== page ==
Sverm video #3

Video artist Lavasir Nordrum hast just posted the third of four short movies created together with the Sverm group. The first short movie was titled Micromovements, and the second was titled Microsounds. This month’s short movie is called Excitation, and is focused on the first half of an even or action. This will be followed by a short movie called Resonance to be released on 1 January.

Sverm video #2

microsoundsAs I wrote about last month, the Sverm group has teamed up with video artist Lavasir Nordrum. The plan is that he will create four short and poetic videos documenting four of the main topics we have been working on in the Sverm project. The production plan for the videos is quite tight: we shoot content for the videos during a few hours in the middle of each month, and then Lavasir publishes the final video two weeks later. Last month he made the piece Micromovements. This month’s work is entitled Microsounds.

Sverm video #1

For the last couple of years I have been involved in an artistic research project called Sverm, in which we investigate the artistic potential of bodily micromovements and microsound. We are currently working towards a series of intimate lab performances in the end of November.

As a side-project to the performances, we are also working with video artist Lavasir Nordrum, on the making of four short videos documenting the four main parts of the project: micromovement, microsound, excitation, resonance.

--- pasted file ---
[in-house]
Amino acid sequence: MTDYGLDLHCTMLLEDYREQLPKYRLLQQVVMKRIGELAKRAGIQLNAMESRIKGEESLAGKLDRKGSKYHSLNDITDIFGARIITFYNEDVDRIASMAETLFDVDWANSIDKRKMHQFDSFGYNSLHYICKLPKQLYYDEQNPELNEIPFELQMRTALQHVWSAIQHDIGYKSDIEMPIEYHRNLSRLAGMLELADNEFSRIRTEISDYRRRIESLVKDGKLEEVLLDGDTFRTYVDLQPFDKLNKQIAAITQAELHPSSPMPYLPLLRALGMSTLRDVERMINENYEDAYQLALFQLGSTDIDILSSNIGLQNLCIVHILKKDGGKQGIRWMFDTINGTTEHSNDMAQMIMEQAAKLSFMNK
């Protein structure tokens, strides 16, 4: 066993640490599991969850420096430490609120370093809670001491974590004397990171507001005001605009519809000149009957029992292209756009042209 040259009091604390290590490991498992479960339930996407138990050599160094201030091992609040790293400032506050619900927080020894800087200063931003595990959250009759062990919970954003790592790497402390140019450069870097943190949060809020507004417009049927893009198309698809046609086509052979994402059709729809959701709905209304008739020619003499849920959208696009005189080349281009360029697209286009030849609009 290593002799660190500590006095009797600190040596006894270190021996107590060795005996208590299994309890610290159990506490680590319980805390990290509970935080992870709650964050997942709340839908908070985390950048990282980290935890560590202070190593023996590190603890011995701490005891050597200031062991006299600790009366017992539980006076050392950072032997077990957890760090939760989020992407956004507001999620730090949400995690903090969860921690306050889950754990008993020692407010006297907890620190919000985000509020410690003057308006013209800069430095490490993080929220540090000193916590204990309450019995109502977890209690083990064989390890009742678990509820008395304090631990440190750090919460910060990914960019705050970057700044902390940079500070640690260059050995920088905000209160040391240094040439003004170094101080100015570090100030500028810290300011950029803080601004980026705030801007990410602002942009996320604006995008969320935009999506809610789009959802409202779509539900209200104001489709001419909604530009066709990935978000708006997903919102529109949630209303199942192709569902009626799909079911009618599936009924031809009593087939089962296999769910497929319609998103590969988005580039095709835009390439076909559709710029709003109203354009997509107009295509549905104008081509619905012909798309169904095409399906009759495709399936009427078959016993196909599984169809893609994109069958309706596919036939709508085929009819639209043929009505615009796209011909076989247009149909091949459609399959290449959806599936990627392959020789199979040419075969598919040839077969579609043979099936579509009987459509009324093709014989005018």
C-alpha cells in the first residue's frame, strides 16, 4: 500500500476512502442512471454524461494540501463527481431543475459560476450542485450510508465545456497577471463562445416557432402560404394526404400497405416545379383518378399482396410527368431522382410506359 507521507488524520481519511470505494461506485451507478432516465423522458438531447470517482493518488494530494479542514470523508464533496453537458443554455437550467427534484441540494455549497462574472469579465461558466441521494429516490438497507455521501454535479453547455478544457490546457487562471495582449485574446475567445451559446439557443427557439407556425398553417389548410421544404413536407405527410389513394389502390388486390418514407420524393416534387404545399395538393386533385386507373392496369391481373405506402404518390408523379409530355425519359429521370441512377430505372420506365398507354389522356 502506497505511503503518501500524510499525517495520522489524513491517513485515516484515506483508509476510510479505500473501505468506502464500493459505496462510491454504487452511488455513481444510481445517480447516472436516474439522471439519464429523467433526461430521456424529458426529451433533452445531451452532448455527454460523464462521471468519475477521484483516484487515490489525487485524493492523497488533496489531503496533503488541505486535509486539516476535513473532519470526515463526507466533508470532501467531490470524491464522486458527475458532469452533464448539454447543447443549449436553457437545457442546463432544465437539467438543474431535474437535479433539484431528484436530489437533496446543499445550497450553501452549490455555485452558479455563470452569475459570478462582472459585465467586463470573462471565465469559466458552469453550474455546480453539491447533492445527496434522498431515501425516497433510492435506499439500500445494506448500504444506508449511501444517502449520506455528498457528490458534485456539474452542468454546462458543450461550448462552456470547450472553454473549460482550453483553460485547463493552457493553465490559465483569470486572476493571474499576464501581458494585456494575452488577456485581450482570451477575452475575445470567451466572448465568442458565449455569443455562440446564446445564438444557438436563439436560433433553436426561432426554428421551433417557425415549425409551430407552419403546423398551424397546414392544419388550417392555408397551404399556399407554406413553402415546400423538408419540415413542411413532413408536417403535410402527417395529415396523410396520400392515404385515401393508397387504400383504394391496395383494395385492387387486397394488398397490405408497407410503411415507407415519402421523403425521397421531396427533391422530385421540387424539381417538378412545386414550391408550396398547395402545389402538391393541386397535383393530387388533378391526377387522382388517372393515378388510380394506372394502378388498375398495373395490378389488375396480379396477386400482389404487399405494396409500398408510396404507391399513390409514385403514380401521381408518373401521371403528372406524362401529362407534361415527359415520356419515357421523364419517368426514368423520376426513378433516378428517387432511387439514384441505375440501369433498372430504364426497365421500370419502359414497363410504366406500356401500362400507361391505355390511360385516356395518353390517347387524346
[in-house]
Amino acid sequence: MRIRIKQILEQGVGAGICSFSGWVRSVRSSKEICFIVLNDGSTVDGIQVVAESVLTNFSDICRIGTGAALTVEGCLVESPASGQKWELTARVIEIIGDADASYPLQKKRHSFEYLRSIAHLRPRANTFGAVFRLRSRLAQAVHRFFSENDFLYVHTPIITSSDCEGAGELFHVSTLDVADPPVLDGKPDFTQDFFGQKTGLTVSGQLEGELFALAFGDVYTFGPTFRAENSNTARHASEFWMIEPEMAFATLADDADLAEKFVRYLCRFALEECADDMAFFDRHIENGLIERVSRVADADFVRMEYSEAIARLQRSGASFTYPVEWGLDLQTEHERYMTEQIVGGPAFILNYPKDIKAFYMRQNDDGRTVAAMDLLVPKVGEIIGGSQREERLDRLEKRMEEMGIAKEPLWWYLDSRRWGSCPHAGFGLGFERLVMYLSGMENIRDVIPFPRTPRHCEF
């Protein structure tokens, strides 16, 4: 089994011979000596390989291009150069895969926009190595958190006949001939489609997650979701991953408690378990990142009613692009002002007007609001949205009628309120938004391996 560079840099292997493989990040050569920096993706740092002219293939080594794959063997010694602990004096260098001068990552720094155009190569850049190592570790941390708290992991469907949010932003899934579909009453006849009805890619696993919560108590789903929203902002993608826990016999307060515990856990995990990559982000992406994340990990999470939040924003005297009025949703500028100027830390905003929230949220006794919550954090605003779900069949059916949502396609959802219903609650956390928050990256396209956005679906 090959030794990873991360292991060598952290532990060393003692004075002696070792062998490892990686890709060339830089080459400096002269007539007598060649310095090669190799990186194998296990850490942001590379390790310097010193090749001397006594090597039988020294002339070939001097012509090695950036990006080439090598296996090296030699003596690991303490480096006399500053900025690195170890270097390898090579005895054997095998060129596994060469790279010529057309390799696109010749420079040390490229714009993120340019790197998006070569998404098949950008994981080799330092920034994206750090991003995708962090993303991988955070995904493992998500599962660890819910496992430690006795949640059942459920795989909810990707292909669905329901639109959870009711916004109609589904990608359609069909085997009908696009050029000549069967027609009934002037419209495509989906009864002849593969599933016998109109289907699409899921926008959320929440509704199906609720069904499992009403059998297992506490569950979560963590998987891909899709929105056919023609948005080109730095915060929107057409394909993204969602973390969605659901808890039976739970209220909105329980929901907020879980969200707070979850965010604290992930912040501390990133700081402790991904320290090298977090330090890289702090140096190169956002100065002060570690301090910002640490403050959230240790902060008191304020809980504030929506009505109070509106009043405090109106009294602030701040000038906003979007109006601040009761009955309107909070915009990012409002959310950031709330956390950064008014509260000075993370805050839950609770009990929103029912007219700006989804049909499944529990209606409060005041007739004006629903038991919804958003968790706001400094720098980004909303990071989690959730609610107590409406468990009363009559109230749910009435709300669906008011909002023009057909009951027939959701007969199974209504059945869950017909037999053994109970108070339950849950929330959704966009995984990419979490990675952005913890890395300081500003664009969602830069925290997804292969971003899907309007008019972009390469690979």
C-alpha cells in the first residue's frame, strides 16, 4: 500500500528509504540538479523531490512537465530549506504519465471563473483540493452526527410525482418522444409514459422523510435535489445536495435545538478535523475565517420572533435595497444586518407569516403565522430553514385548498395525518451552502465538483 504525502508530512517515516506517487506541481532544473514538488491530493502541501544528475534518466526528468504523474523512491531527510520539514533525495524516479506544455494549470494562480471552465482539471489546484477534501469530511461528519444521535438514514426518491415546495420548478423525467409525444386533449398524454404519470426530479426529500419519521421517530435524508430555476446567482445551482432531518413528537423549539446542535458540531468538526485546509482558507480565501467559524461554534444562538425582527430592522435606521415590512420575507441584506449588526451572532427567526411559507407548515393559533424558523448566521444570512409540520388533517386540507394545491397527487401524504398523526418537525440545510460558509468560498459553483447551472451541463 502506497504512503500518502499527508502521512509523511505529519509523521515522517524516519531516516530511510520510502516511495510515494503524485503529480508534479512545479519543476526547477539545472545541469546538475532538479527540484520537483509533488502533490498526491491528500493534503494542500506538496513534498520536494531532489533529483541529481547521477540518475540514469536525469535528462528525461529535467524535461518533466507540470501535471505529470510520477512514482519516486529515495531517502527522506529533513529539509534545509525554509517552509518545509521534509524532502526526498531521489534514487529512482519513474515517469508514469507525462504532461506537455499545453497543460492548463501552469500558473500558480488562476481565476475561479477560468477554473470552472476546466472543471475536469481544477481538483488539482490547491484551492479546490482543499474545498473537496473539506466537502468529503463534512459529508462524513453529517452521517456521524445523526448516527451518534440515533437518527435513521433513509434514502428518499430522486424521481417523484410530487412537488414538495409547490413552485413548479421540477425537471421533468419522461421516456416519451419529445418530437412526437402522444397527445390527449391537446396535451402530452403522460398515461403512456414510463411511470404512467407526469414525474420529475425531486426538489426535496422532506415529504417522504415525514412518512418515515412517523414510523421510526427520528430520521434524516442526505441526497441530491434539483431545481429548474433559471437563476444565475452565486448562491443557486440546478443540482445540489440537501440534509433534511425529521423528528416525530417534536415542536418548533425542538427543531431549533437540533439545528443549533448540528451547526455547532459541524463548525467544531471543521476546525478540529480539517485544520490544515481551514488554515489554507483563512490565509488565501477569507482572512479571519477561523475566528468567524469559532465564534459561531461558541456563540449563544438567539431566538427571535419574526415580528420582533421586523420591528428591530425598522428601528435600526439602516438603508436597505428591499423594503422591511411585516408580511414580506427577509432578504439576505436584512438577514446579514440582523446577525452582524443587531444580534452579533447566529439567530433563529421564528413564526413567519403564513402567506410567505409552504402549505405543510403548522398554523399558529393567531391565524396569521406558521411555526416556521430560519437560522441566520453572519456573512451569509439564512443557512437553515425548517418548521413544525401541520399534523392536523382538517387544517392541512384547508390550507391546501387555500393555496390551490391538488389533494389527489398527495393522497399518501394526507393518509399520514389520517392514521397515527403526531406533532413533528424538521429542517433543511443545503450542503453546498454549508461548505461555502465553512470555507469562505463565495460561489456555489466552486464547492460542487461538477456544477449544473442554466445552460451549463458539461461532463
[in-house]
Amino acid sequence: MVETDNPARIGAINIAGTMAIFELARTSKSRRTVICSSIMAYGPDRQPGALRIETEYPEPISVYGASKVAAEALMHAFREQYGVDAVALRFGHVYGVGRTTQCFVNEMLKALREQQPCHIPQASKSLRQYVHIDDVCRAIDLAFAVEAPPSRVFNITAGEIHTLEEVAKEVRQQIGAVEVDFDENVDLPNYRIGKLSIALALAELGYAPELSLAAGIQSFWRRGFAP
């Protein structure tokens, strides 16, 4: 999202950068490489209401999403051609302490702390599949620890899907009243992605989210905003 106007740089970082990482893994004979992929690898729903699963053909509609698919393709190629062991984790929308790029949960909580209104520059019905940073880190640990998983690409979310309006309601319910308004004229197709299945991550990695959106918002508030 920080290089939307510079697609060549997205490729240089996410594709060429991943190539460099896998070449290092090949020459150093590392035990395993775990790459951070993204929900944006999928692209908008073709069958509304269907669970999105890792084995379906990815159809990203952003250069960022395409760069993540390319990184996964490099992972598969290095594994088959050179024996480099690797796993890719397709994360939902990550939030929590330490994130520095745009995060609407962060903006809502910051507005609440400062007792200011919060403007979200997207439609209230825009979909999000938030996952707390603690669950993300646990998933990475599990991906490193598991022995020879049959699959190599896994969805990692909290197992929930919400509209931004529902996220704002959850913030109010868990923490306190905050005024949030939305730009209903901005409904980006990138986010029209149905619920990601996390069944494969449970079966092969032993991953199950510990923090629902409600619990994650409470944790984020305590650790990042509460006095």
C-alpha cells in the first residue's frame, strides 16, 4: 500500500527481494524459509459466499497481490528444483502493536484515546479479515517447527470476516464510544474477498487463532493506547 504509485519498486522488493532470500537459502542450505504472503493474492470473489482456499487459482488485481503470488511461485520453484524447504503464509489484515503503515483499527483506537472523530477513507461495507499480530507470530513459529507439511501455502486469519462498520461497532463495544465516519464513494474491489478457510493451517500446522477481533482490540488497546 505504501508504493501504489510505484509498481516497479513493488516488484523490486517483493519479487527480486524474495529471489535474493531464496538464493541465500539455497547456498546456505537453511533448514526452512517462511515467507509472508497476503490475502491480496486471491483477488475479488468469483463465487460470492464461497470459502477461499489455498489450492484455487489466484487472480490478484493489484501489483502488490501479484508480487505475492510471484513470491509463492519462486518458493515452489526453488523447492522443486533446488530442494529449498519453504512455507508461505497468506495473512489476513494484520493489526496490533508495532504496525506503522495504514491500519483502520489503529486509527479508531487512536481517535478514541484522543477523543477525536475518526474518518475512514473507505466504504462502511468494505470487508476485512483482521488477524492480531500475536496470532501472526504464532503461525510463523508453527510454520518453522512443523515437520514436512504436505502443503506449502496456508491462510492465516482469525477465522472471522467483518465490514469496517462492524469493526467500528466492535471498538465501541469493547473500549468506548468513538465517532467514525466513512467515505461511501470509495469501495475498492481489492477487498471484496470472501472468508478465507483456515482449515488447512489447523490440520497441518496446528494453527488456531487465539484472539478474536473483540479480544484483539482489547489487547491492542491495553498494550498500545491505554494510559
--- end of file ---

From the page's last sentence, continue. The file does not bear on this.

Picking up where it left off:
The first of the videos are now ready, focusing on the topic of micromovement, and featuring Kari Anne Vadstensvik Bjerkestrand, Victoria Johnson and myself.

McLaren’s Dots

I am currently working on some extensions to my motiongram-sonifyer, and came across this beautiful little film by Norman McLaren from 1940:

The sounds heard in the film are entirely synthetic, created by drawing in the sound-track part of the film. McLaren explained this a 1951 BBC interview:

I draw a lot of little lines on the sound-track area of the 35-mm. film. Maybe 50 or 60 lines for every musical note. The number of strokesto the inch controls the pitch of the note: the more, the higher the pitch; the fewer, the lower is the pitch. The size of the stroke con- trols the loudness: a big stroke will go “boom,” a smaller stroke will give a quieter sound, and the faintest stroke will be just a little “m-m-m.” A black ink is another way of making a loud sound, a mid-gray ink will make a medium sound, and a very pale ink will make a very quiet sound. The tone quality, which is the most difficult ele- ment to control, is made by the shape of the strokes. Well-rounded forms give smooth sounds; sharper or angular forms give harder, harsher sounds. Sometimes I use a brush instead of a pen to get very soft sounds. By drawing or exposing two or more patterns on the same bit of film I can create harmony and textural effects. (From Jordan, W. E. (1953). Norman McLaren: His career and techniques. The Quarterly of Film Radio and Television, 8(1):pp. 1–14).